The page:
The main pitfall is libel, in case your story clearly maps to an individual. If I wrote a story in first-person, used the real name of my college, then cast the a supporting character as "my closest friend," who "was an electrical-engineering major," then went on to describe something "we did" that could potentially harm his career... I can be sued. Even if the story is presumed to be fiction. If the story is in fact true to the letter, then by labeling it "fiction" we've violated a fundamental media ethic, which is to label all content truthfully and accurately and to keep different types of content visually separate. The worse violations I see are ads posing as reviews and opinion posing as news, but I digress....(ever clicked on a link or a download mirror that was a trick to peel an ad-click out of you? Did you trust the site afterward?)
Some of my favorite writers based nearly ALL of their work on personal experience. Hemingway simply tapped out as many words as he could about his adventures, some exaggerated, some not. Since he was THE ERNEST HEMINGWAY, most of his "typing" ended up in periodicals, collected into volumes and published as books.
On a less abstract side, F. Scott Fitzgerald used an extremely popular technique that (for me) is the only way I can write "honest, authentic" fiction. The main character in his stories is HIM - albeit a fictionalized version of him. The other characters are based on people he KNEW.
Woody Allen is another example, in nearly all his plays and scripts, the main character is a lightly fictionalized version of himself, in his movies he plays the main character for this exact reason to great effect.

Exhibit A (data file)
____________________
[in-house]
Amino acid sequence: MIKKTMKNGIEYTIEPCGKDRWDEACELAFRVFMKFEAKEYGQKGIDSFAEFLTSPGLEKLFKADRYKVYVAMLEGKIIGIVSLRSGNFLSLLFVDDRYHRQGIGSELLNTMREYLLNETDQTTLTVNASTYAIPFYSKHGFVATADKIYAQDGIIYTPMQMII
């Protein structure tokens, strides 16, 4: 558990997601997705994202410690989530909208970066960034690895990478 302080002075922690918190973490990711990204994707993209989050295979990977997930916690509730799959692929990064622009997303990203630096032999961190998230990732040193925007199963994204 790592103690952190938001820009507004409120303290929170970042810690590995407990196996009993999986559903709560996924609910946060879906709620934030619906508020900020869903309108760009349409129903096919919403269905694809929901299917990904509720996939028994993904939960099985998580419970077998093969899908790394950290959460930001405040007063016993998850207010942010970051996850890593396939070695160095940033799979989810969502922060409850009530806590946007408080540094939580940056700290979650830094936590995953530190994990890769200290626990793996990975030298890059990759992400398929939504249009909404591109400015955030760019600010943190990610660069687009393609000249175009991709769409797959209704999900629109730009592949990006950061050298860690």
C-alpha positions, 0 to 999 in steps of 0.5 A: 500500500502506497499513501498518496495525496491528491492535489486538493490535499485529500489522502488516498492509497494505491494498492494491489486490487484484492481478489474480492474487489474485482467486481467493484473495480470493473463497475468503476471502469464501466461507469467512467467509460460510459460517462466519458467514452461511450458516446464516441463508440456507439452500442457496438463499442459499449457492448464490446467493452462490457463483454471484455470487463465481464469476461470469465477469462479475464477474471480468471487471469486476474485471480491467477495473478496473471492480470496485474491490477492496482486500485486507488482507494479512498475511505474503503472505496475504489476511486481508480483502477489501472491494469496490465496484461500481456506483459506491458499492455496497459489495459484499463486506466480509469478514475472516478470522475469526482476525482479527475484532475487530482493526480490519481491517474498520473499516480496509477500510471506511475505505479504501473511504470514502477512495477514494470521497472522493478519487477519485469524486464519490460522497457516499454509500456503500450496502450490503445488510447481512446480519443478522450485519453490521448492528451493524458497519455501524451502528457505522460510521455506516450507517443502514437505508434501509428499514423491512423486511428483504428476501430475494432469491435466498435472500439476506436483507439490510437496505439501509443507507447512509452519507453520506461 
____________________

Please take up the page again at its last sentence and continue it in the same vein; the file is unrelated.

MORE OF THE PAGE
I find more pitfalls in writing 100 percent fictional characters. How can there be any authentic dialogue or action with someone who isn't even BASED on ANYONE or ANYTHING KNOWN to the writer? Perhaps some have better imaginations than me.
The important thing is that if the character IS essentially your best-friend from college, then change the college, the character's name, the location...as much as you need so if/when you tell a libelous anecdote within the story, it's essentially untraceable. Minimization of harm is the key concept & ethic. A good college story isn't going to be about going to class on time, getting good grades, studying and staying sober. Ideally, we'd like our friend's boss and his wife to think that is all he did in school. The 18 year old version of a character is going to be vastly different from his 40 year old self. That goes triple for self-based characters. Ask the teenage me, the mid-20s me and ME (the real me) the same question and you are likely to get vastly different answers. Consider their differences, strengths and foibles when you set a fictional character's age that is based in reality (on some level).
"Art (naturally) reflects life," I think most fiction writers base characters and relationships on real ones whether they know it or not. The important thing is re-name, re-stage and change the time period or ages of the characters.
Carrying the "This piece is a work of fiction. Any resemblance ..." statement is always good, especially if a character is CLEARLY an ex, or an old boss or ... you get the idea.